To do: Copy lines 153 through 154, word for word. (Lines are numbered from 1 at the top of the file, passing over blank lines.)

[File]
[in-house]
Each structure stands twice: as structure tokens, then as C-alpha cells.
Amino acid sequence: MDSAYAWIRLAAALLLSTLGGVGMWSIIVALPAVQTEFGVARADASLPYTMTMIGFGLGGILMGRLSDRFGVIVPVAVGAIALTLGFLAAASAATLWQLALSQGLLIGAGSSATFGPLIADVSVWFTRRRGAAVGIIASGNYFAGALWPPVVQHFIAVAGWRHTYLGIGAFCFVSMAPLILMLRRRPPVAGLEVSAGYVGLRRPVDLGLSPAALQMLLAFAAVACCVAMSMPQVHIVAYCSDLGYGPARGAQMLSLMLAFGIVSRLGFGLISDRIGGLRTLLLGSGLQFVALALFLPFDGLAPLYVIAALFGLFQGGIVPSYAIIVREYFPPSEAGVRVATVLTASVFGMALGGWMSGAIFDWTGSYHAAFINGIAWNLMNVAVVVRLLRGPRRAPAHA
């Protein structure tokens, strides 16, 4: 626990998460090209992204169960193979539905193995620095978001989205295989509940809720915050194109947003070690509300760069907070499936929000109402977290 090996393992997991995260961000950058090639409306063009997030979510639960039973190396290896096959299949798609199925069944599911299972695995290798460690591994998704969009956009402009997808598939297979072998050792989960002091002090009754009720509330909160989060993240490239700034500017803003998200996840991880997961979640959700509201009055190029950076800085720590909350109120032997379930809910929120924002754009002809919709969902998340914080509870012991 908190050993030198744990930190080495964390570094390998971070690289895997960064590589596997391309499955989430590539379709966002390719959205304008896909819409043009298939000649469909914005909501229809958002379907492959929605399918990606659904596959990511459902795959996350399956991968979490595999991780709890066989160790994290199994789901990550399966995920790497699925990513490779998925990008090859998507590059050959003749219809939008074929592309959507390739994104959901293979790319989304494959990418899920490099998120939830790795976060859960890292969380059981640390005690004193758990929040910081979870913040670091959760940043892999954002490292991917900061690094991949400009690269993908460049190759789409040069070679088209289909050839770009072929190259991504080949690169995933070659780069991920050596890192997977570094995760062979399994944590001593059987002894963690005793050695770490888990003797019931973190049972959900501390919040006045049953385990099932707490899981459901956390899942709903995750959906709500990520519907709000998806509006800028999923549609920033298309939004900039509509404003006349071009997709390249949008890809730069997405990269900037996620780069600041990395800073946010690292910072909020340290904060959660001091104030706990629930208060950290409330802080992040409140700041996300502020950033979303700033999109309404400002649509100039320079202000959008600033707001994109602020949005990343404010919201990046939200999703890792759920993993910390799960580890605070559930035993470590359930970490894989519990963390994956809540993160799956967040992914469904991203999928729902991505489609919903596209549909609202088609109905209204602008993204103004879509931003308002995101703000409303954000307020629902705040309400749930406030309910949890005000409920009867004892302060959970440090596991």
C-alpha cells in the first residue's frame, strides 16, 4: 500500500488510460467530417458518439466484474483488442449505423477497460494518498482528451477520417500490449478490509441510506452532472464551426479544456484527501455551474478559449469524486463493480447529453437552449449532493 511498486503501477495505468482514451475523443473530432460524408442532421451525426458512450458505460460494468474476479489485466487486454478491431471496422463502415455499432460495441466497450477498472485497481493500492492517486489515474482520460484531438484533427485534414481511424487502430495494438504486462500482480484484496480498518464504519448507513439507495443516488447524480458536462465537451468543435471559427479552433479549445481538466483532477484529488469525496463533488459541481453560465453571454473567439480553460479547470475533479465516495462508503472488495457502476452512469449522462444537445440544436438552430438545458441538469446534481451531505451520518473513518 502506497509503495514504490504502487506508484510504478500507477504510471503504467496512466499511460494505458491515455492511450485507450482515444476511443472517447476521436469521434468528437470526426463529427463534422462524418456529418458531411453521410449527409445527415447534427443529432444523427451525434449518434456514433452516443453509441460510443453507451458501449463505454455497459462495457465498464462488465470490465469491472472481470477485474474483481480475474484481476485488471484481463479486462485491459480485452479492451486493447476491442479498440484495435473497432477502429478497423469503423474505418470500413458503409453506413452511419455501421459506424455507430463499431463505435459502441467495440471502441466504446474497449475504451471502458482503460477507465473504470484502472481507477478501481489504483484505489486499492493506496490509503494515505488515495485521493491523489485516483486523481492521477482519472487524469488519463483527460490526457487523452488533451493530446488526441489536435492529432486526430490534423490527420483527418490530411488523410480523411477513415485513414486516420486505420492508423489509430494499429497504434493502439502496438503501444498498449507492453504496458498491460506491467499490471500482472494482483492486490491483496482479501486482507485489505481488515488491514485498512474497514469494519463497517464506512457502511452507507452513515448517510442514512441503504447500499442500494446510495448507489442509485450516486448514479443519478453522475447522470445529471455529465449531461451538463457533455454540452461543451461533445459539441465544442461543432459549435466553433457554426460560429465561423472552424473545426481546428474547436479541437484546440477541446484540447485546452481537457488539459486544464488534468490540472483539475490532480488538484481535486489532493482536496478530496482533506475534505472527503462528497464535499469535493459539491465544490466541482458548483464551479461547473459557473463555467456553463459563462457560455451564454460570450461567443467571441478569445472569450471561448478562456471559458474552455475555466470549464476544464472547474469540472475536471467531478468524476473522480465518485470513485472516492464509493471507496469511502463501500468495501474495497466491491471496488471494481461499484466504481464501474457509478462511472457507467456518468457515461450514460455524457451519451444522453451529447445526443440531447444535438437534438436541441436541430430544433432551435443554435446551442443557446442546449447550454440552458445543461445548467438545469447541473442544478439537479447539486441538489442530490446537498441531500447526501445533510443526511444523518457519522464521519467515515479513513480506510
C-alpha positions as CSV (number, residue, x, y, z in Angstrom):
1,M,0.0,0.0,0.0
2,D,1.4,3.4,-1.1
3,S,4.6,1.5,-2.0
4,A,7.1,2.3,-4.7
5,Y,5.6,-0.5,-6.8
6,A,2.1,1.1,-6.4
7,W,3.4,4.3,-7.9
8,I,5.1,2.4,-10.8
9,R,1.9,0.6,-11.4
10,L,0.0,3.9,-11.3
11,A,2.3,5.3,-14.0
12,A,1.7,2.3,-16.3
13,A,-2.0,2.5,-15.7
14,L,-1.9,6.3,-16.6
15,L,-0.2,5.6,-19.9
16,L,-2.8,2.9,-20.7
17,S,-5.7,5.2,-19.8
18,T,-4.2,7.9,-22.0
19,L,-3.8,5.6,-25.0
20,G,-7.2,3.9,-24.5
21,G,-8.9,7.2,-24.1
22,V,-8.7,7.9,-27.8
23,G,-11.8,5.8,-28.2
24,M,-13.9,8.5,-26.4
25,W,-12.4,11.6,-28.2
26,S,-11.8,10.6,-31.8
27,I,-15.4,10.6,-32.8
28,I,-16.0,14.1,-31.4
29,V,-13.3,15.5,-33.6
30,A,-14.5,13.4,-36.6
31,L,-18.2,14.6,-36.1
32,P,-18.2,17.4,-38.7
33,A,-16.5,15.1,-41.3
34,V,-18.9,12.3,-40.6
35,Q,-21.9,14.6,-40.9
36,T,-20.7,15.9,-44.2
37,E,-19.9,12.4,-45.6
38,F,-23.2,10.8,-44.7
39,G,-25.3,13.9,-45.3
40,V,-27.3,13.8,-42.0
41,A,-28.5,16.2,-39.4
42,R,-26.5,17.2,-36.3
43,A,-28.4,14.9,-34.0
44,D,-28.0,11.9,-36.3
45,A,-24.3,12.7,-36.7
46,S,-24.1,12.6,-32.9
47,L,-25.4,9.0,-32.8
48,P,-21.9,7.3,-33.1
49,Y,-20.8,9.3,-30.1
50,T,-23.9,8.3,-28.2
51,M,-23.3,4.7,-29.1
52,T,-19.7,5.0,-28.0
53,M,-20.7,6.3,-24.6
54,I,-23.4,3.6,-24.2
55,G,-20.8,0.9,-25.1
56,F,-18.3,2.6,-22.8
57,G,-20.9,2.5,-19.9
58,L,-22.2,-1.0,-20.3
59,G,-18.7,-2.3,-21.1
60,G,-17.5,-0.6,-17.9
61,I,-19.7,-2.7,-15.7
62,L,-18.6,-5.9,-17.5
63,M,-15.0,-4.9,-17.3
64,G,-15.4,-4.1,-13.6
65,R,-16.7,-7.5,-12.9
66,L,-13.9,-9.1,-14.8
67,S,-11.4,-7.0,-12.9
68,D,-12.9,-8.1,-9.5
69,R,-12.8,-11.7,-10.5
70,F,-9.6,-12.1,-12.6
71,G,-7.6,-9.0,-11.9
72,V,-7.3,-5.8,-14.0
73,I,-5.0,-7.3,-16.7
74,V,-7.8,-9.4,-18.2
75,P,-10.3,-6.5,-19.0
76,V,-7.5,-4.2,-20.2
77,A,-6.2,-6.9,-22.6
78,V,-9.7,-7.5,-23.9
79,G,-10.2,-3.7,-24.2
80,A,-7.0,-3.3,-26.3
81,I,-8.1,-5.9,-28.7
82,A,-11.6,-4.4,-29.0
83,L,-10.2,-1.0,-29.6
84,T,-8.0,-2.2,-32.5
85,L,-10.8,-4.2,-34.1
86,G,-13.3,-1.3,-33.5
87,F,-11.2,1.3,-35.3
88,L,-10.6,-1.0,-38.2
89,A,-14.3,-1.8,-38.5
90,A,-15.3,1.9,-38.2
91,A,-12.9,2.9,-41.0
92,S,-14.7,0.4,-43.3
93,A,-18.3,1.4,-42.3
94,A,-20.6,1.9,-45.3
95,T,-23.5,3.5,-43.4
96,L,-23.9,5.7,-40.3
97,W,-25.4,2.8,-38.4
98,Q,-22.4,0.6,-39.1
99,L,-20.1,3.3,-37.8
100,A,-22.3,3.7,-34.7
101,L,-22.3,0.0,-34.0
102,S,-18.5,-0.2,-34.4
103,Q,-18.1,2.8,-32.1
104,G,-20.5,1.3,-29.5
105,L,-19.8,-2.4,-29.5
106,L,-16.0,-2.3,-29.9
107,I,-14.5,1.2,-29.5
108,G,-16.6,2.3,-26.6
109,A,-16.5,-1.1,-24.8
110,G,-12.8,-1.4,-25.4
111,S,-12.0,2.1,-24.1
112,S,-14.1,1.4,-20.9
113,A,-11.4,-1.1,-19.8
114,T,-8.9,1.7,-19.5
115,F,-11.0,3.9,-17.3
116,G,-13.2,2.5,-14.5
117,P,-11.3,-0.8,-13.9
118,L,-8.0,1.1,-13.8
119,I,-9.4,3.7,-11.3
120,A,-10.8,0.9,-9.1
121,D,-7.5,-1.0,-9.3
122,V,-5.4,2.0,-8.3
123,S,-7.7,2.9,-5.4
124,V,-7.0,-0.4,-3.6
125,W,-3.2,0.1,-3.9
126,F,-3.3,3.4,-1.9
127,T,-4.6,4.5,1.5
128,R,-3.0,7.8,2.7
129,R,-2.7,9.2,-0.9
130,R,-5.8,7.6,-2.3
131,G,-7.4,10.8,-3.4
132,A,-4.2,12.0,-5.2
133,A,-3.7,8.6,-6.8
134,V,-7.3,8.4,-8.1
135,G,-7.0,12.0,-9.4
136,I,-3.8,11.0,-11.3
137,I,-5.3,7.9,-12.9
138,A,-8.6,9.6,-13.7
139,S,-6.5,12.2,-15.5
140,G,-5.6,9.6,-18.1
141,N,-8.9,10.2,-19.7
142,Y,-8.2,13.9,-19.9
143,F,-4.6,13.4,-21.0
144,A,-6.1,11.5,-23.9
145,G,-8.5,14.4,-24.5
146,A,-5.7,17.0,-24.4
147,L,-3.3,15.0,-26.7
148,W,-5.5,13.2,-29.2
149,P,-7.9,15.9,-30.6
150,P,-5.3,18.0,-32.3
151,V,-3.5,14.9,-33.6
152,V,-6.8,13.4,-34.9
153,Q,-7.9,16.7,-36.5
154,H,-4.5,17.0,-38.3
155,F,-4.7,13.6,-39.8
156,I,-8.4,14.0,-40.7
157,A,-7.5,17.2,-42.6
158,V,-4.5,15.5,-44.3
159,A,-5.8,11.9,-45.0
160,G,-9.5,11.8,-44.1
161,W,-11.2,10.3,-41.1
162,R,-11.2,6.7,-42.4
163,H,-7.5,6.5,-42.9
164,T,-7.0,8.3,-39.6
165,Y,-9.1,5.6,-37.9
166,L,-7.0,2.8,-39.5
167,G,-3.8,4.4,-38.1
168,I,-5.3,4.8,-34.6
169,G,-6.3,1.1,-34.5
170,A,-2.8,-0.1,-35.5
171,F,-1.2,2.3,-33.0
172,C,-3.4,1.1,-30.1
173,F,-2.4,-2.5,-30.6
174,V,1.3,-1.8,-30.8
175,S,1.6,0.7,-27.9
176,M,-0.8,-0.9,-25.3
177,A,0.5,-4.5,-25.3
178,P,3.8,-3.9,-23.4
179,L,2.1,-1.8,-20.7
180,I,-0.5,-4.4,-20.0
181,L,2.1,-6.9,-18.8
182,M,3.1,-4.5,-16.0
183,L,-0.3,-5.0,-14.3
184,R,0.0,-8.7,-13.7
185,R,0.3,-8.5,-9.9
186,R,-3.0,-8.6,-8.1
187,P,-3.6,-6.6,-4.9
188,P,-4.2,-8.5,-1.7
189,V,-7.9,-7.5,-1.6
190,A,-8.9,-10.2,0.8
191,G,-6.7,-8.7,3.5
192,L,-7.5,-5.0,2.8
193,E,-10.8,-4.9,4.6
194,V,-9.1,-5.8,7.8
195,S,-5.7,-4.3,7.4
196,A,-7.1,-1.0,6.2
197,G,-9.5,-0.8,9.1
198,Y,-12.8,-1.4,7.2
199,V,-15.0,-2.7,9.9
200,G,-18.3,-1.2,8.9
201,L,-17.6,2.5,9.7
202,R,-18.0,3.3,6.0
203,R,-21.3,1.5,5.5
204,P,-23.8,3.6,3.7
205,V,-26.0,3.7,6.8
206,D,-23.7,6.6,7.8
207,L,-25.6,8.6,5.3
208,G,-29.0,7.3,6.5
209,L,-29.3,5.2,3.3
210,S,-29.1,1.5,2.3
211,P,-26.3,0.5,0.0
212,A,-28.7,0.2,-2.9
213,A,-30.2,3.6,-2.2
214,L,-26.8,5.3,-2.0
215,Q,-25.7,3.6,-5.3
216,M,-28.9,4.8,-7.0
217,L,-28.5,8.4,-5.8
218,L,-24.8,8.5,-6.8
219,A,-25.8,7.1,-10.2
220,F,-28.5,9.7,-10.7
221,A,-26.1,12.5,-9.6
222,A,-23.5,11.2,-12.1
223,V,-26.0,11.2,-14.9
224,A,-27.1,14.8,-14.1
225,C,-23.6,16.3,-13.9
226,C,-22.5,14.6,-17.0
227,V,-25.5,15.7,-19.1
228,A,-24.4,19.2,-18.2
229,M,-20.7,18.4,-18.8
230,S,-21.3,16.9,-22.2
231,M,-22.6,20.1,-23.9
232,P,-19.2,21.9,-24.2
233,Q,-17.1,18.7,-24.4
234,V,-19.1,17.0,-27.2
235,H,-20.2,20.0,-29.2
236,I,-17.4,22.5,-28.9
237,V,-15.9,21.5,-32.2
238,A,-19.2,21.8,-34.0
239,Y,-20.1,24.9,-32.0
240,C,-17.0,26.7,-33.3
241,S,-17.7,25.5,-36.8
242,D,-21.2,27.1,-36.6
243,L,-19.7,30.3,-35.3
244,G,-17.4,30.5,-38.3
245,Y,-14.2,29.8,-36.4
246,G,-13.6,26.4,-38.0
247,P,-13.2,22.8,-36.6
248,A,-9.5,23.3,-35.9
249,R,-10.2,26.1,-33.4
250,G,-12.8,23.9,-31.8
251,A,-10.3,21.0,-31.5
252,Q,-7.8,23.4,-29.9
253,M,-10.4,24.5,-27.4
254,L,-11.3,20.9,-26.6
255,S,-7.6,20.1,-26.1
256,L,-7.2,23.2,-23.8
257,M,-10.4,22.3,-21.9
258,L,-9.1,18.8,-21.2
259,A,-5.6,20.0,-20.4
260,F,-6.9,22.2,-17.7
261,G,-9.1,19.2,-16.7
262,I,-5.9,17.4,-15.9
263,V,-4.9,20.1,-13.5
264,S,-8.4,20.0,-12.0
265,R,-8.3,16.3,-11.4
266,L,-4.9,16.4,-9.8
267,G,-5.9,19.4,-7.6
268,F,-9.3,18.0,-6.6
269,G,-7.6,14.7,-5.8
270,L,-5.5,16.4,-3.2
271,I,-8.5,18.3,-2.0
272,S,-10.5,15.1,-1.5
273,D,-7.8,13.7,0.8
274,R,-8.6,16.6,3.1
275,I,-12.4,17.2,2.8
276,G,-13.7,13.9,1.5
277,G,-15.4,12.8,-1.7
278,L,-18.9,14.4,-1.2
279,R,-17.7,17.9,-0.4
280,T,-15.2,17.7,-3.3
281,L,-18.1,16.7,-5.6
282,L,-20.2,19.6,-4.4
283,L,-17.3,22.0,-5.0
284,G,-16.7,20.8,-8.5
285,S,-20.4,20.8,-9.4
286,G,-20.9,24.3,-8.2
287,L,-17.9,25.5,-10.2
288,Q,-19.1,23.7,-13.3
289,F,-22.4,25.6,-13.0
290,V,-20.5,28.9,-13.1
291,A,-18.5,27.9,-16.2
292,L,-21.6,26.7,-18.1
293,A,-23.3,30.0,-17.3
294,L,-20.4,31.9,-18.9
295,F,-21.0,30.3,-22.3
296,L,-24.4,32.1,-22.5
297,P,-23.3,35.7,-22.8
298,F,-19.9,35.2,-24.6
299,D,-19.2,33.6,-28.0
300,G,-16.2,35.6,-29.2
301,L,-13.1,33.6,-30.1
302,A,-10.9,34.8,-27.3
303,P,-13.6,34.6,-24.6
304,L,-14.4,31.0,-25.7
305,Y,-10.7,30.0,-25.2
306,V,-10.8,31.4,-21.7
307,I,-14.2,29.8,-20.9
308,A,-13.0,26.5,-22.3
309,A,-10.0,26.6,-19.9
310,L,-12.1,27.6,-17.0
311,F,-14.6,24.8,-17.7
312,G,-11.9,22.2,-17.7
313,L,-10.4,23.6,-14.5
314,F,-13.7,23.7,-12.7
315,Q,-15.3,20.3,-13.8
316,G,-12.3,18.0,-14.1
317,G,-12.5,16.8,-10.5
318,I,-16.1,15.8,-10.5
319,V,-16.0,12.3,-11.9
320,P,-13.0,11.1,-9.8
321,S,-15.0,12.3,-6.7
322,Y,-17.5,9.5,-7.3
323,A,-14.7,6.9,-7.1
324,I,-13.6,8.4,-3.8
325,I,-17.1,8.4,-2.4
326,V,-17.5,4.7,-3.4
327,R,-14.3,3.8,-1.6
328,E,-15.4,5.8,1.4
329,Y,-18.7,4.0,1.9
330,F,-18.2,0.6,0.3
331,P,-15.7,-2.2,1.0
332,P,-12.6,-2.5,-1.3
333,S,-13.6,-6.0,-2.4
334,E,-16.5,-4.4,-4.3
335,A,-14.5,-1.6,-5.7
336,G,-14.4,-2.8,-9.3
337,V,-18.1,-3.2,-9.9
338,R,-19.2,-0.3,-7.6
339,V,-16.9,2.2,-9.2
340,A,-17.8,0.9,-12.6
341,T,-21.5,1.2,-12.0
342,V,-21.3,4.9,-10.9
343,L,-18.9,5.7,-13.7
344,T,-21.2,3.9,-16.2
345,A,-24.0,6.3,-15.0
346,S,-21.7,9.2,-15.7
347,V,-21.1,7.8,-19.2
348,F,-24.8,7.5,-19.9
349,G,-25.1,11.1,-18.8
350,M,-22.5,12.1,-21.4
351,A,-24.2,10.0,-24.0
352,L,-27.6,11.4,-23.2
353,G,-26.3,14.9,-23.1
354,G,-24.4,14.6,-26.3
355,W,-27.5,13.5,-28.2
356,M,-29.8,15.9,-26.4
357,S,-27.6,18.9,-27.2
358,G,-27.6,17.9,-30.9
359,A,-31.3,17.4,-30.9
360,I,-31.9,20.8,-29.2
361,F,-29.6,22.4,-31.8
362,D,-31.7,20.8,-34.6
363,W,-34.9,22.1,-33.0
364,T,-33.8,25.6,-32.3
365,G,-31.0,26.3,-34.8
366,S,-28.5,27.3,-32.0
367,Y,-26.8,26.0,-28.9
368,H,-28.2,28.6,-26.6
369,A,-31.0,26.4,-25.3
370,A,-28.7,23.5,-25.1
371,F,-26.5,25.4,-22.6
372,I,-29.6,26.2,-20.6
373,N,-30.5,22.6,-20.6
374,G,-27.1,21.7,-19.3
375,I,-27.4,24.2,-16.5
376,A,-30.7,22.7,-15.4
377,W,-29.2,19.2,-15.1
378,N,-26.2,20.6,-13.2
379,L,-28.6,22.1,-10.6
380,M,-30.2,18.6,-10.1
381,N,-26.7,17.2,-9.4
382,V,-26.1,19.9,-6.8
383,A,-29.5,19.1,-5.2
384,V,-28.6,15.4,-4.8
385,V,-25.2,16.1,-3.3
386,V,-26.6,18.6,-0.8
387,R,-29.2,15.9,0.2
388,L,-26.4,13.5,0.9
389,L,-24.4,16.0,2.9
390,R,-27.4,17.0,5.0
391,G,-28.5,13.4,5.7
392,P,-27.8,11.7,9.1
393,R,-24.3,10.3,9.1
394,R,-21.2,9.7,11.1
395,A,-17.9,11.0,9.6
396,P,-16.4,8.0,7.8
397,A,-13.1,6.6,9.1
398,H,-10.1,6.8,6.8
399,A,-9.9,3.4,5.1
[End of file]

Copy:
147,L,-3.3,15.0,-26.7
148,W,-5.5,13.2,-29.2